The candidate's aide, offering a nugget of small talk, tells him that the fireman about to give him a tour of the Manchester, N.H., fire station is also president of a mountain climbing club. The candidate smiles, coffs his 10-gallon cowboy hat, and starts to chitchat. He used to get more exercise himself, the candidate confides, but you know how political life takes up your time. . . .

A local television reporter interviews the candidate about his chances in the Feb. 26 Democratic primary. Putting down his pipe, he says they are excellent, that he will probably come in second after Carter. What about these private security guards he travels with, the reporter asks -- why armed guards?

Well, he explains without a flicker of emotion, his thumb hooked casually into the vest pocket of his suit, terrorists have targeted him for assassination. His enemies are freaked out by his candidacy, he says, and President Carter is being petty and immoral in denying him Secret Service protection.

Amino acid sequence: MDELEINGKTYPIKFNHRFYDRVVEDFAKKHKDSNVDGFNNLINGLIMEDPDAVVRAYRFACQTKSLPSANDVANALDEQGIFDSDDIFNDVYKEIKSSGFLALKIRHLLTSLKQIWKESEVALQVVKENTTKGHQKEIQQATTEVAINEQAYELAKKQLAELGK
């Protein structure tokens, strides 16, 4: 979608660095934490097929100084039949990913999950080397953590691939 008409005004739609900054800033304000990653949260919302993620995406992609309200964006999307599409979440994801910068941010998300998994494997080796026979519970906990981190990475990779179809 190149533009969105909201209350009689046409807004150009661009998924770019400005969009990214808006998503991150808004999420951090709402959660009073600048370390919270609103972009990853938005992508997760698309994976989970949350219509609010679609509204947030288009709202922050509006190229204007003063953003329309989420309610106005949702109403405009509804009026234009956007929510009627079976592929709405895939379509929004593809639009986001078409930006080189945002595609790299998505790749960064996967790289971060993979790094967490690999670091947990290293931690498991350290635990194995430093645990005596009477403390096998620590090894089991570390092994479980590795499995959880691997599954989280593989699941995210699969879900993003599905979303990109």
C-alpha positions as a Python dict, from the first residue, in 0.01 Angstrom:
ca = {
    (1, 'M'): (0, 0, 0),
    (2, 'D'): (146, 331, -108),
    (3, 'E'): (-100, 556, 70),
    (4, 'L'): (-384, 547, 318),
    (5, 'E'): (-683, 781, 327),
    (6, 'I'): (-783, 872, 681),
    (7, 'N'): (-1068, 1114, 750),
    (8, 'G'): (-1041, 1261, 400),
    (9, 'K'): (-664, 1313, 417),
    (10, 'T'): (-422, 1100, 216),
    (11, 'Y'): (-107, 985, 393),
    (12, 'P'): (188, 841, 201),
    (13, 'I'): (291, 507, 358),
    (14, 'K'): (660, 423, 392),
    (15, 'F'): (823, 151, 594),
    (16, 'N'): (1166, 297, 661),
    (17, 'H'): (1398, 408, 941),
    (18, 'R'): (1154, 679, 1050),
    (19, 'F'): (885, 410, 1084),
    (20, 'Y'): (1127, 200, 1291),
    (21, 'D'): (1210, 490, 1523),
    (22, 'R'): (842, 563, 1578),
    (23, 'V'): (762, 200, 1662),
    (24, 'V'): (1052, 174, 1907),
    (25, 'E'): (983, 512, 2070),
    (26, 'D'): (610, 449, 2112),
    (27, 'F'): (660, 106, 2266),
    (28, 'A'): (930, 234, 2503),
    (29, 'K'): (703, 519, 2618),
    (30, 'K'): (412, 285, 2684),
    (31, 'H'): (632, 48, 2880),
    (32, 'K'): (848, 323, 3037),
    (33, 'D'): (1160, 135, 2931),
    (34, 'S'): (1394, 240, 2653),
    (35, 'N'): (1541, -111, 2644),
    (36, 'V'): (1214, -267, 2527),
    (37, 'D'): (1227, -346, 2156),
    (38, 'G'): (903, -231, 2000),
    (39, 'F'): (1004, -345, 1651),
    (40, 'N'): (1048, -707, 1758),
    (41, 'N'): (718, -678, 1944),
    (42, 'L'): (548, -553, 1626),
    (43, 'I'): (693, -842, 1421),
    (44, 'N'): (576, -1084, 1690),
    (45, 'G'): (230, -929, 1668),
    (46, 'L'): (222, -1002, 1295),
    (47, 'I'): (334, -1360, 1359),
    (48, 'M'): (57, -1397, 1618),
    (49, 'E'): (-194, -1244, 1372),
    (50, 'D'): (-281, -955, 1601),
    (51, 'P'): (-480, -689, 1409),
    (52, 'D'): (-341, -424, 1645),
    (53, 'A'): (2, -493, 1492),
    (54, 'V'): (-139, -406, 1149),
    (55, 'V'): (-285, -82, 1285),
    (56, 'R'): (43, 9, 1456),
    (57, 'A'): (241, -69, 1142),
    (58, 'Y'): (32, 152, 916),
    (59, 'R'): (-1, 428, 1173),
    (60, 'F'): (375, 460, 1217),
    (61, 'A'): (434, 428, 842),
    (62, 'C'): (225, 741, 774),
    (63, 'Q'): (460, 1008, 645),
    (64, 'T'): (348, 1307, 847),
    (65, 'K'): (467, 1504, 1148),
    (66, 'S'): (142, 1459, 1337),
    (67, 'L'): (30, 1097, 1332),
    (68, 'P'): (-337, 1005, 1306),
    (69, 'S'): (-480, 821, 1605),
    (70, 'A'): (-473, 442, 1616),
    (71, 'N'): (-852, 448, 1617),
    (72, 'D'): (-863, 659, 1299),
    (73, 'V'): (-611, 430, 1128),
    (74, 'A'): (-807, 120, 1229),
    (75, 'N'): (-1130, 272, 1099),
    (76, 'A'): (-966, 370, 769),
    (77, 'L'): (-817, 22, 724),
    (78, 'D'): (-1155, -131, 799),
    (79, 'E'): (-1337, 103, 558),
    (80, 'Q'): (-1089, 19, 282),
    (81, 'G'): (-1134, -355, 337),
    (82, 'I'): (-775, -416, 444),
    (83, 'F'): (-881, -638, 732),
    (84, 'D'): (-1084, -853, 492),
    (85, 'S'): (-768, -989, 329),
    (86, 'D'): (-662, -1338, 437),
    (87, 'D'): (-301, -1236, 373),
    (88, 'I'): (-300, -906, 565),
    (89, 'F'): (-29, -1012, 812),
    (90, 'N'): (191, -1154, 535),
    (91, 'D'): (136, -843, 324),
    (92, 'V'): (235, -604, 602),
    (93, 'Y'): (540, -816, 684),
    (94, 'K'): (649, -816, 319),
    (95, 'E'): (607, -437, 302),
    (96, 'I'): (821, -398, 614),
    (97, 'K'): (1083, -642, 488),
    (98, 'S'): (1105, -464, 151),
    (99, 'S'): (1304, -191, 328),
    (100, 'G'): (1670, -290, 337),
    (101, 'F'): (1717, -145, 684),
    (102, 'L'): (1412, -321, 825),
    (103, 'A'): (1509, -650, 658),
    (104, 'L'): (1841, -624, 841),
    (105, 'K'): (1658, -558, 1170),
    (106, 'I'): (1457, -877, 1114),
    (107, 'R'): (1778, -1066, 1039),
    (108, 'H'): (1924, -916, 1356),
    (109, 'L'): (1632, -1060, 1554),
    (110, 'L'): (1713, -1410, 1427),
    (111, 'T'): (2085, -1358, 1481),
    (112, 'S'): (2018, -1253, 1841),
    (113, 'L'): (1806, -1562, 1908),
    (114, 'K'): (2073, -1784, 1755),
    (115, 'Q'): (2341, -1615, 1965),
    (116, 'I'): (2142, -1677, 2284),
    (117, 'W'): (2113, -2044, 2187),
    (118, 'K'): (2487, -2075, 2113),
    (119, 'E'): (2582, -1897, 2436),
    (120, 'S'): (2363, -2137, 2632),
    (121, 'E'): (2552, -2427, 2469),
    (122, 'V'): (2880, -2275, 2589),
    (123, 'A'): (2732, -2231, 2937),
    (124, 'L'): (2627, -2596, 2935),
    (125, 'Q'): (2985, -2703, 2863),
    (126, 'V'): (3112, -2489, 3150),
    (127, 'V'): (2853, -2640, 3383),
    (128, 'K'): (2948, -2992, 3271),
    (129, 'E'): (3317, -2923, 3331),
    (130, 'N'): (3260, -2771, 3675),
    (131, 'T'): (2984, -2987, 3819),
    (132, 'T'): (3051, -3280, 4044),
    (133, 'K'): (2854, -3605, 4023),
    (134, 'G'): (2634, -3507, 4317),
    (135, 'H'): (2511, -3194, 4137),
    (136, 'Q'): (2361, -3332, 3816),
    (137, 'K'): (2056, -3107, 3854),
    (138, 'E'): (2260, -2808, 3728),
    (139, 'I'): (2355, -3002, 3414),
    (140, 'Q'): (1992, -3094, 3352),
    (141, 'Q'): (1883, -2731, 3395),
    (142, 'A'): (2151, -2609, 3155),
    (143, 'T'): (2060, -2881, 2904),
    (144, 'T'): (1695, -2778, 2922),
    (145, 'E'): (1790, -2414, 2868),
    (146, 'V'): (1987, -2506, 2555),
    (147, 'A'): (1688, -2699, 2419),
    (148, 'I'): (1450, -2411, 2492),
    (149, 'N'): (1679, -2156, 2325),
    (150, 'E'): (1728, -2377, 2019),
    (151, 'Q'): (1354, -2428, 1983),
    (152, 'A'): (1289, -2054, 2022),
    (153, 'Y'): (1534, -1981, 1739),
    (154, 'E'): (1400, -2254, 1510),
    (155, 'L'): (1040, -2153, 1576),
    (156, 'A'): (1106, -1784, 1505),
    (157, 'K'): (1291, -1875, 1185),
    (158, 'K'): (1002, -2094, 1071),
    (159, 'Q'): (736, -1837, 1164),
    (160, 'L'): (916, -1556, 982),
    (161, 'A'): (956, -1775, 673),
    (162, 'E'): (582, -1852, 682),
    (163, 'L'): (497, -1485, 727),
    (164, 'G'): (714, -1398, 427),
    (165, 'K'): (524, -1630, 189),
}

Lyndon H. LaRouche Jr., who says most of his opponents are "loonies" and "cuckoo," is running for president.

The New Hampshire campaign headquarters of Citizens for LaRouche looks like any other campaign headquarters -- the volunteers sitting at cluttered tables working the telephones, the charts and maps of New Hampshire, the bathroom with the burned-out light bulb that everyone is too busy to replace. Clean-cut workers come and go, some carrying boxes of campaign literature that get stored on the floor.

Campaign literature such as one bound brochure entitled, "The American Friends Service Committee: Sodomy and Terrorism." Or, "LaRouche Policy Statement" opposing repeal of the Davis Bacon Act, in which Republican George Bush is described thus:

"George Bush, a member of a weird Yale blue-blood 'death and resurrection' cult, 'Skull and Bones' . . ."